Issue

Religion & Power

Religious faith is central to the lives of billions, a driving force in everything from family structure to relationships within and among the world’s nation states. It is also the venue, and often the source, of conflict.

Religion and Power presents Pulitzer Center reporting on these themes from throughout the world—from the explosive growth of megachurches in Africa and Latin America to intra-Islam schisms of the Middle East, to the self-immolation of Tibetan Buddhist monks and Buddhist soldiers running roughshod over the rights of Burmese Muslims, to the struggles of faith groups everywhere to come to terms with human sexuality.

In some parts of the world, notably China, governments that long suppressed religious expression are now invoking those traditions as part of the solution to environmental and other challenges. Elsewhere, from majority-Catholic Philippines to Muslim Indonesia, religious doctrine on issues like reproductive rights is in uneasy dialogue with the forces of modernization and globalization.

In Religion and Power, we aim for reporting that tackles these tough, core issues—but without the easy stereotypes and caricature that too often make journalism a tool for demagogy. In the Pulitzer Center reporting presented here we seek instead to be a force for understanding.

The Pulitzer Center’s reporting on religion and public policy issues is made possible through the support of the Henry Luce Foundation, the Kendeda Fund, and other Pulitzer Center donors.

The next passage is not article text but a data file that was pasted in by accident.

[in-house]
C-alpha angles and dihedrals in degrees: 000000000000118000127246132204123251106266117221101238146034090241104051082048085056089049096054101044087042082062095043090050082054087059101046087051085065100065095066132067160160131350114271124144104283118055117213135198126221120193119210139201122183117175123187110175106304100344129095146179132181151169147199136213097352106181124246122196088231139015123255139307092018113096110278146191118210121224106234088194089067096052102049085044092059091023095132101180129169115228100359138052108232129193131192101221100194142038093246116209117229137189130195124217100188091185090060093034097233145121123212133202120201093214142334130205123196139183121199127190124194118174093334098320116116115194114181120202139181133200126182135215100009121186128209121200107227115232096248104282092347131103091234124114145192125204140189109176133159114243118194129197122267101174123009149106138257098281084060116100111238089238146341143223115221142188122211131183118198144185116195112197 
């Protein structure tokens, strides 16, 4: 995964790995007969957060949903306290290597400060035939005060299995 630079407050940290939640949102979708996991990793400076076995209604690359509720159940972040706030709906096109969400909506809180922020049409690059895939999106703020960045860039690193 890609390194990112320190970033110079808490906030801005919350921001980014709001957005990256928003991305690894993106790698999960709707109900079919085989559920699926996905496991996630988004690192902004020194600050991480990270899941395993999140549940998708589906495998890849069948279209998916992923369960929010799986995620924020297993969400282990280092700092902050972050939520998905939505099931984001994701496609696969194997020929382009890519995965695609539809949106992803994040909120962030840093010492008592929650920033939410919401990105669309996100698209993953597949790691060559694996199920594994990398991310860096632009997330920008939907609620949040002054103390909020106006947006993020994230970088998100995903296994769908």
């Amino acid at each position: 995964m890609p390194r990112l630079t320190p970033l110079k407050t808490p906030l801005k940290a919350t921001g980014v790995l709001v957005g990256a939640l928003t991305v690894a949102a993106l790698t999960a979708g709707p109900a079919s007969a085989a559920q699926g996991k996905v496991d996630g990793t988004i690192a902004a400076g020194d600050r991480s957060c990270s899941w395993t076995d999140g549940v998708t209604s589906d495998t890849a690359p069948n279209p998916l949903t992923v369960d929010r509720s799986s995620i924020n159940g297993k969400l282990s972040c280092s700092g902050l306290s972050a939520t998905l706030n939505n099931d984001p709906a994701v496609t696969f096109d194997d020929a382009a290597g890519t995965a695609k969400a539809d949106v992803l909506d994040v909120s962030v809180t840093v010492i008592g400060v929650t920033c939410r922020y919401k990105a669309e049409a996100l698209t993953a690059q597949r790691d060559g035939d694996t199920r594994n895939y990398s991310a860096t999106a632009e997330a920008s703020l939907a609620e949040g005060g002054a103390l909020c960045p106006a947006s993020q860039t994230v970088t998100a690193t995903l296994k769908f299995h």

Religion & Power

In Iraq, Looking at What’s Been Left Behind

American forces are withdrawing from Iraq, bringing a painful chapter in the history of both countries to a close while raising new questions about the shape of post-U.S. Iraq.

Divided Under God: Nigeria's Sectarian Crisis

Sectarian violence sparked by a deepening rift between Nigeria's Muslims and Christians has killed thousands over the past decade and threatens the future unity of Africa's most populous nation.

Sudan In Transition

"Sudan in Transition” brings in-depth coverage of the cultural, political, economic and legal challenges that loom as Sudan lurches towards likely partition.

The Architect of 9/11

As an urban planning graduate student at the Hamburg University of Technology, Egyptian architect Mohamed Atta researched what he saw as the intrusions of Western modernist architecture.

Migrant Life in Qatar

In Qatar and other Gulf countries, mostly low skilled migrant women pay the price for the crime of zina, which criminalizes unmarried sex and pregnancy out of wedlock.

Field Notes Podcast: Featuring Our Student Fellows

Our student fellows and professional journalists reflect on the importance of being flexible, remaining open to where stories lead, and listening to the people whose stories we tell.